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Health Department group will study nursing-home resident protection changes


Scott Cooper October 9th, 2008

A branch of the state Department of Health board decided today to study proposed rule changes aimed at better nursing-home resident protection. The Long-Term Care Advisory will study what changes sho...

A branch of the state Department of Health board decided today to study proposed rule changes aimed at better nursing-home resident protection.

The Long-Term Care Advisory will study what changes should be made and make final recommendations to the state Board of Health. A Perfect Cause, a watch-dog organization, suggested most of the changes.

The proposals include:

Mandating nursing home staff to immediately report criminal acts to law enforcement. Require video monitoring of nursing home facilities. Require criminal background checks for nursing home staff and residents. Developing sexual consent policies.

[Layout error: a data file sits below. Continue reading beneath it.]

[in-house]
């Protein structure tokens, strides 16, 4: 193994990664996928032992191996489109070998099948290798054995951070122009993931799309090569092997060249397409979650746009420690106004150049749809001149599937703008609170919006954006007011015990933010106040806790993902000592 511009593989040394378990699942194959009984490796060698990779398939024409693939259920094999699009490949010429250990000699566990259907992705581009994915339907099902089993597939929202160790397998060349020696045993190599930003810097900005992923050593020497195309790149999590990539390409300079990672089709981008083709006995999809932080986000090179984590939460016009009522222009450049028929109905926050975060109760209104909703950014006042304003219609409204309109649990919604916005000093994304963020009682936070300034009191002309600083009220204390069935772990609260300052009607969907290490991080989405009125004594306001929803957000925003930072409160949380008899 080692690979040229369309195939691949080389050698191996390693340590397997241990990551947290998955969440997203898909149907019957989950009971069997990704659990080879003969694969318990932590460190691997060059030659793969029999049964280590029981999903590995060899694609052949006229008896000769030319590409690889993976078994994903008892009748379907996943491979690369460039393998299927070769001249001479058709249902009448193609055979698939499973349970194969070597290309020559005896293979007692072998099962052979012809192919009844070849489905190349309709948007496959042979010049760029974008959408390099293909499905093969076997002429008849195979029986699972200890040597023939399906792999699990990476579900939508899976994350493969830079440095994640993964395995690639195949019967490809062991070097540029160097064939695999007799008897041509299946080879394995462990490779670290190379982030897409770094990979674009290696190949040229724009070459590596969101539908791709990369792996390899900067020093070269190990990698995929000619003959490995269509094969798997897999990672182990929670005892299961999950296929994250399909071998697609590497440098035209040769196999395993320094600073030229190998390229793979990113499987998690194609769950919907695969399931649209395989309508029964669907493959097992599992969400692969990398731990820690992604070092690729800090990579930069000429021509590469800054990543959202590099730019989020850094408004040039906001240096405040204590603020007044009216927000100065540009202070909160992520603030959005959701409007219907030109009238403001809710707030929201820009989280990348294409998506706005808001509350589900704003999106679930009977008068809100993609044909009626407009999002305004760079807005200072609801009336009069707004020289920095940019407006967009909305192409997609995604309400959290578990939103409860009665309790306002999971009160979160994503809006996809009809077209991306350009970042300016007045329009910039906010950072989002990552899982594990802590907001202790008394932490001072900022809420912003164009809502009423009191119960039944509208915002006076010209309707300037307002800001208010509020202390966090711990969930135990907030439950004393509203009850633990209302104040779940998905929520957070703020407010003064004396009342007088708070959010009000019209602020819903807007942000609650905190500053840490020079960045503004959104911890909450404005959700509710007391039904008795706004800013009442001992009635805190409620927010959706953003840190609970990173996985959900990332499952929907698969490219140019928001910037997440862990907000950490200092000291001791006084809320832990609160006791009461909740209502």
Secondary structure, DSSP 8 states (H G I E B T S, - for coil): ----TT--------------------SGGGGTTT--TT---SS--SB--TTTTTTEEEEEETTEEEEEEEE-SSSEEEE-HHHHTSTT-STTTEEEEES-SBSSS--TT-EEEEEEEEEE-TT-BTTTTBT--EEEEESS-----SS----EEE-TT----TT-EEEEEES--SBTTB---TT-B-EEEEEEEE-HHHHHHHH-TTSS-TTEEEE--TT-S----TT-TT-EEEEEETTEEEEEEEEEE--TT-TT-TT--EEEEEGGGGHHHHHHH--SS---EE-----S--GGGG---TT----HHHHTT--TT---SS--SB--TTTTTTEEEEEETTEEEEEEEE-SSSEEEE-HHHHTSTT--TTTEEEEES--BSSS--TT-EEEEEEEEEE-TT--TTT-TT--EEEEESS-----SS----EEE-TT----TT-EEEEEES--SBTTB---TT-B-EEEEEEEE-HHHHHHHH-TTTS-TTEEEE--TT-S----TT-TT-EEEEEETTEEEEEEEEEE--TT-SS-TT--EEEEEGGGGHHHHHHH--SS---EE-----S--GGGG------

The law enforcement notification mandate is of high importance for A Perfect Cause founder Wes Bledsoe.

"We know criminal acts are not being reported to law enforcement and that is very concerning," Bledsoe said. "Law enforcement should be notified first. That's a crime scene."

CURRENT RULES
Under current rules, the health department conducts its own investigation first before notifying police. The rules allow for health officials to only contact police if criminal intent is found.

Scott Rowland with the Oklahoma County District Attorney's office backed up Bledsoe's comments. He said state statutes are ambiguous on when to call law enforcement.

"Judging criminal intent is our job," Rowland told the board. "We do it every day."

The board will next meet in January and should come up with a set of rules for which the state health board may act. "Scott Cooper

 
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